A close pal of Jamal Khashoggi told a Turkish court on Tuesday that the killed Saudi journalist felt threatened by people today close to Crown Prince Mohammed bin Salman.
The major court in Istanbul held a second hearing in the trial in absentia of 26 Saudi suspects in the Washington Post columnist’s higher-profile murder — like two former aides to the effective Saudi crown prince.
The 59-year-old was suffocated and dismembered inside the kingdom’s Istanbul consulate on October two, 2018 immediately after going inside to get documents for his marriage to Turkish fiancee Hatice Cengiz.
The murder sparked an international outcry and tarnished the reputation of the oil-wealthy kingdom and the crown prince.
The Turkish trial is becoming held separately from a Saudi one particular that overturned 5 death sentences issued immediately after a closed-door hearing in September.
The Riyadh court rather jailed eight unidentified people today for terms ranging from seven to 20 years in what Amnesty International and Reporters Without Borders (RSF) each named a “parody of justice”.
Turkish prosecutors have charged Saudi’s former deputy intelligence chief Ahmed al-Assiri and the royal court’s one particular-time media czar Saud al-Qahtani with orchestrating the murder and providing direct orders to a Saudi hit group.
Ayman Nour, an Egyptian political dissident and longtime pal of Khashoggi, told the court that the journalist had described to him becoming personally threatened by the Saudi media czar.
“Jamal said he had been threatened by Qahtani and his family,” Turkish media quoted Nour as telling the court.
“Nour said Khashoggi had reported being threatened by Saud al-Qahtani since 2016,” Rebecca Vincent of Reporters Without Borders (RSF) separately tweeted from the courtroom.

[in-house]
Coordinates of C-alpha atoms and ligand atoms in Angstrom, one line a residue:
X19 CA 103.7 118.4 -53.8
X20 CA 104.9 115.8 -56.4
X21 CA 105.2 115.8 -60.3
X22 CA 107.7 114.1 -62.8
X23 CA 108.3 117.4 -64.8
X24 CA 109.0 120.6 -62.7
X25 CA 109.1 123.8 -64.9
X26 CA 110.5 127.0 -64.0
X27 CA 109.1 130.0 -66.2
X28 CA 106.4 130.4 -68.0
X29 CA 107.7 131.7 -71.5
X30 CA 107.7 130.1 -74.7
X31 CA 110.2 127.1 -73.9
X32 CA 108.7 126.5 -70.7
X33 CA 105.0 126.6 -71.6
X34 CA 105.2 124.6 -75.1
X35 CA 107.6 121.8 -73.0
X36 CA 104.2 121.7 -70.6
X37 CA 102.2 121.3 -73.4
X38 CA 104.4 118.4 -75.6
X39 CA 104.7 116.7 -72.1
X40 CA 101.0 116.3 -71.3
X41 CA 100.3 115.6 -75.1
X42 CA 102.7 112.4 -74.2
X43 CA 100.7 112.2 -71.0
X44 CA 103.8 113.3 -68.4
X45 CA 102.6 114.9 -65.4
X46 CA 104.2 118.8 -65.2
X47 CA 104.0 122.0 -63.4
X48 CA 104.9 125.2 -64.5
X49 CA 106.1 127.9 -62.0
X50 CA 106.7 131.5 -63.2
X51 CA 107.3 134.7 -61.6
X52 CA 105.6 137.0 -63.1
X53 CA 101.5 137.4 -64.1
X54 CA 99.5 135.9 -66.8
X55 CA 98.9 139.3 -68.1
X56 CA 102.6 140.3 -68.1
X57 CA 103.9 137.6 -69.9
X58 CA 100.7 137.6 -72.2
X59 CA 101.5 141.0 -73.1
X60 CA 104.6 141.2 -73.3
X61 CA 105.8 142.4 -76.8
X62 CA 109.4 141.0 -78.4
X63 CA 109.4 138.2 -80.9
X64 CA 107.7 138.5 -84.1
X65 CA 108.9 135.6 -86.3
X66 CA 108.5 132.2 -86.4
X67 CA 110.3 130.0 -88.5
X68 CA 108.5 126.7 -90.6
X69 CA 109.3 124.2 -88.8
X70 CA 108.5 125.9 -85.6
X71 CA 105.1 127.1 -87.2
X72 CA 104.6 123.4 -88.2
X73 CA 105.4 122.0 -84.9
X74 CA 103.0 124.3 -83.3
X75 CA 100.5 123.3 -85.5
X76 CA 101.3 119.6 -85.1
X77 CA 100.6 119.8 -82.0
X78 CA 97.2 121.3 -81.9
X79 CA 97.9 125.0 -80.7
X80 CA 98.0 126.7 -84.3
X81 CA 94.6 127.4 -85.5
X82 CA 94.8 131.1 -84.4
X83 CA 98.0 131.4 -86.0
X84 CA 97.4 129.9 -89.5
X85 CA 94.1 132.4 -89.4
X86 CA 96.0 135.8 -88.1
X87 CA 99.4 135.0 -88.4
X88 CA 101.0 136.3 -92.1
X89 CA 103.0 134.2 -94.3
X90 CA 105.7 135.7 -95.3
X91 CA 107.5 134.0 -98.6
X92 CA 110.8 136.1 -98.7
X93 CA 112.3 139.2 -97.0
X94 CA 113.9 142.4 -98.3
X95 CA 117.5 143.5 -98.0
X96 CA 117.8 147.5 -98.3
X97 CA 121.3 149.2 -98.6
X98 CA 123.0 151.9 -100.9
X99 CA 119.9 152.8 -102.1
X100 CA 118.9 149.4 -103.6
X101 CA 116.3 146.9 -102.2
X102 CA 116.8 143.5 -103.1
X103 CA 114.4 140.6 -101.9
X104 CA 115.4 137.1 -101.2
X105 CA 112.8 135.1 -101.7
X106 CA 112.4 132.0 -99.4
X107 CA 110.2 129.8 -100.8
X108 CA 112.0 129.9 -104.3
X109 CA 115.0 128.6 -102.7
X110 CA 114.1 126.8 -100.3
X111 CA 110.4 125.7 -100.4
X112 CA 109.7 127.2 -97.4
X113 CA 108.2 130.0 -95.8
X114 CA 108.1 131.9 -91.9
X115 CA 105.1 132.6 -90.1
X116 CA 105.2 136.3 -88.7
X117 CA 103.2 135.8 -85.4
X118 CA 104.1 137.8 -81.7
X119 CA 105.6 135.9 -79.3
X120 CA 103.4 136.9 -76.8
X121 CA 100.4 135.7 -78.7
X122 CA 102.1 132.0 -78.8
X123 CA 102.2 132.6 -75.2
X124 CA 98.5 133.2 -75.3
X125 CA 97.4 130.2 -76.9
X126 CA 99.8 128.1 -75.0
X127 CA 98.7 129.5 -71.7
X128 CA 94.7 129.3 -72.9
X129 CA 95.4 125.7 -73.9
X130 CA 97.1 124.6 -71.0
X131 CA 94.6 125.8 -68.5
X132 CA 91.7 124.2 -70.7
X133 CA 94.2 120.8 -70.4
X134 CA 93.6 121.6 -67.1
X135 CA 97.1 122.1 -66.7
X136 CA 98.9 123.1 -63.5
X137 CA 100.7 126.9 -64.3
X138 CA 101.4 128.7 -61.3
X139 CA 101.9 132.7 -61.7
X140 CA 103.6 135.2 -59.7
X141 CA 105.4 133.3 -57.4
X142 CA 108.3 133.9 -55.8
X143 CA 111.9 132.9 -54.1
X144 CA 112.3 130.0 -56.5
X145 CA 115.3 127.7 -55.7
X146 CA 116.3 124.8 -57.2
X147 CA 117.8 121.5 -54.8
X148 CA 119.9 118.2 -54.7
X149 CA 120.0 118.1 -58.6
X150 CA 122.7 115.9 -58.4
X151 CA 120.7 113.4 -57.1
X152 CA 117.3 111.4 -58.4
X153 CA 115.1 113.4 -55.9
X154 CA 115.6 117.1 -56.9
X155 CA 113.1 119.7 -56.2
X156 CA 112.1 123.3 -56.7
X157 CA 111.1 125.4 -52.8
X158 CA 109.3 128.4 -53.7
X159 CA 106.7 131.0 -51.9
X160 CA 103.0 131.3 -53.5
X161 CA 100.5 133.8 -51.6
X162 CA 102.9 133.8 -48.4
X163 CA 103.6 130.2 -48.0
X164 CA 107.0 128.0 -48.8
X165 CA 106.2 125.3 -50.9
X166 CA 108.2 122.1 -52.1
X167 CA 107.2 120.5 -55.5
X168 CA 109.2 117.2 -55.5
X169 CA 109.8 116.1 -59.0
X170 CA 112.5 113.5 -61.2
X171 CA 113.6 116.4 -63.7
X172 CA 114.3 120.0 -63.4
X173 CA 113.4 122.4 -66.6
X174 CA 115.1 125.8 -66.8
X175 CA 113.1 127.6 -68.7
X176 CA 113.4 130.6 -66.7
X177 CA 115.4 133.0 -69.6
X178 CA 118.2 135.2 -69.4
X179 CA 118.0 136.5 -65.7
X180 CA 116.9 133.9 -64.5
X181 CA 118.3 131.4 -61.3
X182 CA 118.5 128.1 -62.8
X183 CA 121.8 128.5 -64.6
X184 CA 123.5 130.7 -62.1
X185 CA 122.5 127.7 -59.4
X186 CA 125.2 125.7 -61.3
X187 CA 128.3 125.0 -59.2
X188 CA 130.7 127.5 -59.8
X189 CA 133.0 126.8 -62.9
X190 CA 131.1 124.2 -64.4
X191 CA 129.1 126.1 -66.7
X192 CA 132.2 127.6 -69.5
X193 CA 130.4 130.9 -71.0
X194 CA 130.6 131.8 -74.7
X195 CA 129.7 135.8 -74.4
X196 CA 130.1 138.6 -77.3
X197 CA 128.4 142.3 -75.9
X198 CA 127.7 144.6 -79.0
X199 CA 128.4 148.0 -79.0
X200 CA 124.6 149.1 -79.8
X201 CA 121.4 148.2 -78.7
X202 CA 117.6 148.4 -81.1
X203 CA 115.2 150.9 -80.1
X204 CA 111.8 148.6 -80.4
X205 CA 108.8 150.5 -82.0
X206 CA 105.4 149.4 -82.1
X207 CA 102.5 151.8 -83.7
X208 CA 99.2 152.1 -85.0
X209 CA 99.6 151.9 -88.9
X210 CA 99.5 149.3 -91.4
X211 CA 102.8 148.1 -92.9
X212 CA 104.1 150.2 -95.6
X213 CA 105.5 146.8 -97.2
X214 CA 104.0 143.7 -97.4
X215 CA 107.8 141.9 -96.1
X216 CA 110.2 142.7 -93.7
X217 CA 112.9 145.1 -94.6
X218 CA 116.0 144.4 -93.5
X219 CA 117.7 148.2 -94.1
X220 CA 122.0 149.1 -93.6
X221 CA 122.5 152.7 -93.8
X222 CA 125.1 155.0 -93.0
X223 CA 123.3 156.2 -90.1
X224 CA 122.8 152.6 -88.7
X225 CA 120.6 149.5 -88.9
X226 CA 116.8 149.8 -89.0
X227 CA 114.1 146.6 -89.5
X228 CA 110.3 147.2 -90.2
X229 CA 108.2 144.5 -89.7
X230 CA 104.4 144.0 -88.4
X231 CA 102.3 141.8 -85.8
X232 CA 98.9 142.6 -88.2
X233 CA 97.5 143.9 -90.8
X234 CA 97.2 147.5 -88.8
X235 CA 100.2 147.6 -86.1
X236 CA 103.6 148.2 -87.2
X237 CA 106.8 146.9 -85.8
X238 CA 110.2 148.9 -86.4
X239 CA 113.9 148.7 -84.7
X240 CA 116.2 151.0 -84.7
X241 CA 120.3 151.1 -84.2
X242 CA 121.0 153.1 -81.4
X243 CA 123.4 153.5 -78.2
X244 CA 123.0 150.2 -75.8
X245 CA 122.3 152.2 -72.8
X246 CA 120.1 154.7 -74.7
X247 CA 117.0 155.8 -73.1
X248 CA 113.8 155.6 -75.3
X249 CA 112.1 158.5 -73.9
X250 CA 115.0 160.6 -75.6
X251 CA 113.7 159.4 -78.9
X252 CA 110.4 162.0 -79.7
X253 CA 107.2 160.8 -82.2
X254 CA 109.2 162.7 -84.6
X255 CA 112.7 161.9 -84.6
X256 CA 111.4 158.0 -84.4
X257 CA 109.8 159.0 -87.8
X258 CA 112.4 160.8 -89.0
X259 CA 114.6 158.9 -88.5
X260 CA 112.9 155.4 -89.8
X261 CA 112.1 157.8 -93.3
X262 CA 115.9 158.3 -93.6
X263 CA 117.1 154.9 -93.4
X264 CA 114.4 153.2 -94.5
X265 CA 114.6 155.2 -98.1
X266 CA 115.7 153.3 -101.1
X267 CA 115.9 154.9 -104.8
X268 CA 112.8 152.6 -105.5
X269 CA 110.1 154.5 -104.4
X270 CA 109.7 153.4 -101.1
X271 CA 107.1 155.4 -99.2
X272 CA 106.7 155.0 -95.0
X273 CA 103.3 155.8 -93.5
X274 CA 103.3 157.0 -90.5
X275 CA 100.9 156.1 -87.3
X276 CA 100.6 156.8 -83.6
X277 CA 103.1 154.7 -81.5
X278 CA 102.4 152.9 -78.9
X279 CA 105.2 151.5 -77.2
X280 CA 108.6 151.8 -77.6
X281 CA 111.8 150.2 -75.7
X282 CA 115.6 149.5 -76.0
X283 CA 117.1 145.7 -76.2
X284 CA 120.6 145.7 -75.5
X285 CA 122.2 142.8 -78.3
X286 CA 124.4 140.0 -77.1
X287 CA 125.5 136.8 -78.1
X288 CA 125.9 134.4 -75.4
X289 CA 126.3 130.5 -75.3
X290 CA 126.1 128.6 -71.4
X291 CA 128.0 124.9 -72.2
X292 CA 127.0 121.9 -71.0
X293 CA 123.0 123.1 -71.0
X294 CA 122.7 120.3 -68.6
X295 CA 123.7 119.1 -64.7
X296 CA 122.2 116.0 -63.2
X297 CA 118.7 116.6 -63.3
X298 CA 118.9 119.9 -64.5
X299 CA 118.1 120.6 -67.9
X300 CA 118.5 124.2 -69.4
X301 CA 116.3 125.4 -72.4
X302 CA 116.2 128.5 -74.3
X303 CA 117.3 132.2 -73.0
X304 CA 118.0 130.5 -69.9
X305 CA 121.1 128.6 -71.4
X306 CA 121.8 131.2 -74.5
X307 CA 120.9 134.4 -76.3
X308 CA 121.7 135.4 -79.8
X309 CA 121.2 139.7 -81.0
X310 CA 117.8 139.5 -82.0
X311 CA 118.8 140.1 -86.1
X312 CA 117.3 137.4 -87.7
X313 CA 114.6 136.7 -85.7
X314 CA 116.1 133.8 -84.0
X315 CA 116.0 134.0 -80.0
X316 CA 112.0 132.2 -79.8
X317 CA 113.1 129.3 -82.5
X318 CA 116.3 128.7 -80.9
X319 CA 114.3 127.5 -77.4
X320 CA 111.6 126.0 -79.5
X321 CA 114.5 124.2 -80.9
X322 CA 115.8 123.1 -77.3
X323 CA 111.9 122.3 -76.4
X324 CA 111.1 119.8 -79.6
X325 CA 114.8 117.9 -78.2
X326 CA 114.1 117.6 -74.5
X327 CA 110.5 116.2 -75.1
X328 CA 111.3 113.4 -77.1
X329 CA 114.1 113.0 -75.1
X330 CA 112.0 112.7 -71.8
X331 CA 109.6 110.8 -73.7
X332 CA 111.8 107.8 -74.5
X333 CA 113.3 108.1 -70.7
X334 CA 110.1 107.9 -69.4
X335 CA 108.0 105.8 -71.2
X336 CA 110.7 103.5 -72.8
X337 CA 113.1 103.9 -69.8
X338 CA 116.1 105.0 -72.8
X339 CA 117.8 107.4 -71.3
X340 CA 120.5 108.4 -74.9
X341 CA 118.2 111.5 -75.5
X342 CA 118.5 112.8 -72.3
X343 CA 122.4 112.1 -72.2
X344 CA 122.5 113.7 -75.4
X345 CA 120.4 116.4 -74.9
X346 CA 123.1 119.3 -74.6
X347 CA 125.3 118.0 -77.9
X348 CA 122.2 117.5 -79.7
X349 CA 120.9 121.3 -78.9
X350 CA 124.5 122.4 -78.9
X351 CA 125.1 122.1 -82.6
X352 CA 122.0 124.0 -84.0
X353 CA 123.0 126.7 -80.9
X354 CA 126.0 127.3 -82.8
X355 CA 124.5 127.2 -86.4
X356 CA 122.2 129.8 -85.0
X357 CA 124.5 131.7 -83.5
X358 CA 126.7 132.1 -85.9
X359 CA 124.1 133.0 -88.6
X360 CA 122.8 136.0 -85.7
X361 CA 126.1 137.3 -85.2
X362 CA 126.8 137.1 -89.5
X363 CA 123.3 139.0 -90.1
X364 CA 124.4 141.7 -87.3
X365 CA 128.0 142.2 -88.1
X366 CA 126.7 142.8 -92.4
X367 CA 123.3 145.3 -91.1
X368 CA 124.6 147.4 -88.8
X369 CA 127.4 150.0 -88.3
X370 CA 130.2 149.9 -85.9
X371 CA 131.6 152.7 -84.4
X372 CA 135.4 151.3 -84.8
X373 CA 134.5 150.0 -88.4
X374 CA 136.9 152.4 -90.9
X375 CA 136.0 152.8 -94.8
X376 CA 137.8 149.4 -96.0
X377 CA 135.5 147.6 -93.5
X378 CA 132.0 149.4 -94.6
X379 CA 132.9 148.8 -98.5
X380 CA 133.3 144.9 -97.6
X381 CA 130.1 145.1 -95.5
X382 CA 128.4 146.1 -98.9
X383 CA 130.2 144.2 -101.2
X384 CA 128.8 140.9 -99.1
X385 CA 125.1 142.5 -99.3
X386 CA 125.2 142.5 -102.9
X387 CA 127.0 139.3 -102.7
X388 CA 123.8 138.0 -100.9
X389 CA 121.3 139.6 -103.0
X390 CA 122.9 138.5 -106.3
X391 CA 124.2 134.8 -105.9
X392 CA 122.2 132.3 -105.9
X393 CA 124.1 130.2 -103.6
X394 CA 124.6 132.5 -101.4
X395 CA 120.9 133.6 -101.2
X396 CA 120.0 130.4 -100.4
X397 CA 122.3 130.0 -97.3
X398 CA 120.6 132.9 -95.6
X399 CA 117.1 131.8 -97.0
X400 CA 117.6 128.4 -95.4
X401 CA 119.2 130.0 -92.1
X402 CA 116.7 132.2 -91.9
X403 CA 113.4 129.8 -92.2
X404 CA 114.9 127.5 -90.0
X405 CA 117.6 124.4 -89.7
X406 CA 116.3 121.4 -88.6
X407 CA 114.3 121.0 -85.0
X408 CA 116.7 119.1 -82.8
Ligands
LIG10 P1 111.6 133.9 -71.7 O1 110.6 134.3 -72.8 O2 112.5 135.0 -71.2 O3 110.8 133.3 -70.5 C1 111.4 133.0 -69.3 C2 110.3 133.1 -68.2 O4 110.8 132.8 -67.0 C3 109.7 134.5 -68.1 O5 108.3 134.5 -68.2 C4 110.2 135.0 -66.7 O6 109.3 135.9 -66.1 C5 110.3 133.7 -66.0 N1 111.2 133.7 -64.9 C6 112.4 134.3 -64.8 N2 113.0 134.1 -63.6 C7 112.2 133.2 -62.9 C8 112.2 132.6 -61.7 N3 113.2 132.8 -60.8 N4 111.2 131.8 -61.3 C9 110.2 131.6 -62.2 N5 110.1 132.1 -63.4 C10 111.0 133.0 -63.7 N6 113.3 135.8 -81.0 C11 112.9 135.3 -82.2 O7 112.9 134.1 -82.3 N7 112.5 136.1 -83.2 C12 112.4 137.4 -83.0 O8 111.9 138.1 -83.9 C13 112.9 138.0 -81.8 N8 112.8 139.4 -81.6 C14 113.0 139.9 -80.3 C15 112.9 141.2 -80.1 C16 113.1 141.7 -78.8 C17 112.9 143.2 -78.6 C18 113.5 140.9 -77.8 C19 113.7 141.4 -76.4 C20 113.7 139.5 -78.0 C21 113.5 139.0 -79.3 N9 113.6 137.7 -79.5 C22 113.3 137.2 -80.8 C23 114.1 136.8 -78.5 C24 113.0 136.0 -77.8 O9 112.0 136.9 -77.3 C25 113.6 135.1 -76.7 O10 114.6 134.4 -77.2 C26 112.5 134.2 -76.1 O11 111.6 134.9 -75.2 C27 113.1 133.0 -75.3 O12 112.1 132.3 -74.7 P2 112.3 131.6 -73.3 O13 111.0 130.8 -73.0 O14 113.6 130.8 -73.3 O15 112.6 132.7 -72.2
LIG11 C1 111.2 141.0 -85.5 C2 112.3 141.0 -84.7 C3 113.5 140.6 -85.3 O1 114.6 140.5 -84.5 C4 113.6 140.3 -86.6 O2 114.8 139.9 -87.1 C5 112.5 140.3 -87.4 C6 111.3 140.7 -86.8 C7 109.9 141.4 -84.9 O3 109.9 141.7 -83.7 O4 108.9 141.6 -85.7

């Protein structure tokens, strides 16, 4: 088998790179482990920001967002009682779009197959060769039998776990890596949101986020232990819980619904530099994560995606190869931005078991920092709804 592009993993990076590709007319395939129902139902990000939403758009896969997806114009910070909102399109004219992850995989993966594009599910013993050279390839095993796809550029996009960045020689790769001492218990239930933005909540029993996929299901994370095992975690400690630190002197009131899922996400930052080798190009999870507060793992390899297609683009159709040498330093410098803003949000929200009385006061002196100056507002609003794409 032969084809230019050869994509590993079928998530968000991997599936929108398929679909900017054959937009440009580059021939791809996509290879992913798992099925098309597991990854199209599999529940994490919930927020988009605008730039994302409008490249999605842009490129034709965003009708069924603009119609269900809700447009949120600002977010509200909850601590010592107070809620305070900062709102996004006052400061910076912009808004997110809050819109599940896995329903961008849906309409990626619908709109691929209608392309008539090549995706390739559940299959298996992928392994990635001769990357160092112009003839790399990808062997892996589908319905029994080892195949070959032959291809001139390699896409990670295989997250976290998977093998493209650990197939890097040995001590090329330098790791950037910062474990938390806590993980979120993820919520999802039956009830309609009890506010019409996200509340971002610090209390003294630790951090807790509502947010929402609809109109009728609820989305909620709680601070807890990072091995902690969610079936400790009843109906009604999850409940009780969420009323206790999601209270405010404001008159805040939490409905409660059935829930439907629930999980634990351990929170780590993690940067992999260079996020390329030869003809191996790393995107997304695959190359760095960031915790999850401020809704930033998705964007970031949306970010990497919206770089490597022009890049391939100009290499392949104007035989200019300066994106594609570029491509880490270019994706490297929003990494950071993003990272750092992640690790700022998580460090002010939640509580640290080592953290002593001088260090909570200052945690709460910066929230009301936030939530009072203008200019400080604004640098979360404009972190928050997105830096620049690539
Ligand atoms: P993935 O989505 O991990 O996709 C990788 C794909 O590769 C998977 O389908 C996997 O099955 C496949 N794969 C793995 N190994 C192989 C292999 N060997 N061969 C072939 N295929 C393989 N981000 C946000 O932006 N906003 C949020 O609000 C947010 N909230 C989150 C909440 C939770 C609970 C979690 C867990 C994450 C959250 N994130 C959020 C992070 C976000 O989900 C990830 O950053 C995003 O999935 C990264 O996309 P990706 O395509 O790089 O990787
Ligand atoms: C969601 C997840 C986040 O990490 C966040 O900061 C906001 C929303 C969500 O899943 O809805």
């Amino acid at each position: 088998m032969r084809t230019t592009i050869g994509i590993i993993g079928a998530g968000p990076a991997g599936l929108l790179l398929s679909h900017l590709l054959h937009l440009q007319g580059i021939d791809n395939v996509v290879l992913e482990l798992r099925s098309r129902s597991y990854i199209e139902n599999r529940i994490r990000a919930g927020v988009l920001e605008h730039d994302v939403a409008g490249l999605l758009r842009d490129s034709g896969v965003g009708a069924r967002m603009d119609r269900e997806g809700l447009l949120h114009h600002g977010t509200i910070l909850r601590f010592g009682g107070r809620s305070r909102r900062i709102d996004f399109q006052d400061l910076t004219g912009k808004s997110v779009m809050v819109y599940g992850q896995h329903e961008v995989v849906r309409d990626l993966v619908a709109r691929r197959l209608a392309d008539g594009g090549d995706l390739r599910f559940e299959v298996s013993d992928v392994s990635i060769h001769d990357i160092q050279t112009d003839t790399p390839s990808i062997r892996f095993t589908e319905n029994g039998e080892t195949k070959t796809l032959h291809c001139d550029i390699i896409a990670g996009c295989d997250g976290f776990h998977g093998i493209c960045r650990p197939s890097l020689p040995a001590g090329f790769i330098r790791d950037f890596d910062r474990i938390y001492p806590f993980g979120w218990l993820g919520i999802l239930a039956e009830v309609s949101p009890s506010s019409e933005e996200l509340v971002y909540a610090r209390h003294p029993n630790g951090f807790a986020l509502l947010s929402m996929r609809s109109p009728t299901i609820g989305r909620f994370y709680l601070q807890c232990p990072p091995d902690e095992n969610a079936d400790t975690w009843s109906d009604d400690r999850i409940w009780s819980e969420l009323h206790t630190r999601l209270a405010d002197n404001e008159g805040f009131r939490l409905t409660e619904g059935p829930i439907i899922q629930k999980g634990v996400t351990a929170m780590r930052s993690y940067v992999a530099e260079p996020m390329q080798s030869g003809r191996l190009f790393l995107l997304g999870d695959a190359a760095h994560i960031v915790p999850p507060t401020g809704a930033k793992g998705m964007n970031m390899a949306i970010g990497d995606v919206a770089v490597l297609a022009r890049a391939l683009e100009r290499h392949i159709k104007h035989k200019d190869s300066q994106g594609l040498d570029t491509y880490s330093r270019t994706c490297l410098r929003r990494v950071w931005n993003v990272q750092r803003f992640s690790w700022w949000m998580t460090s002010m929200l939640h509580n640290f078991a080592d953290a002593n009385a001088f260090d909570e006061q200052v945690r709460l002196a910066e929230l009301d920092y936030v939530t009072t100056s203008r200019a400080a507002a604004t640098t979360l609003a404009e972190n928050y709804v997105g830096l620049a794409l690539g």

“Khashoggi spoke of a phone call from Qahtani when he was living in Washington DC, saying he knew his kids and where they lived. Nour said Khashoggi was crying, which was unusual, and said he was afraid.”
Khashoggi’s fiancee Cengiz also attended Tuesday’s hearing, which was adjourned to March four.
President Recep Tayyip Erdogan has mentioned the order to murder Khashoggi came from “the highest levels” of the Saudi government but has by no means straight blamed Prince Mohammed.
Relations involving the two nations suffered in the wake of Khashoggi’s death.
But Erdogan discussed methods to improve ties with the prince’s ageing father King Salman on the eve of final weekend’s virtual G20 summit hosted by Saudi Arabia.
The Turkish trial is monitored closely by human rights advocates.
Vincent mentioned the Istanbul court rejected RSF’s application to come to be a civil celebration in the Khashoggi’s case.
This would have offered the Paris-primarily based group broader access to court documents.
“We were disappointed,” Vincent told AFP, calling it “a missed opportunity to ensure robust international scrutiny.”
“But regardless we will continue to closely monitor this case and call for adherence to international standards,” she mentioned.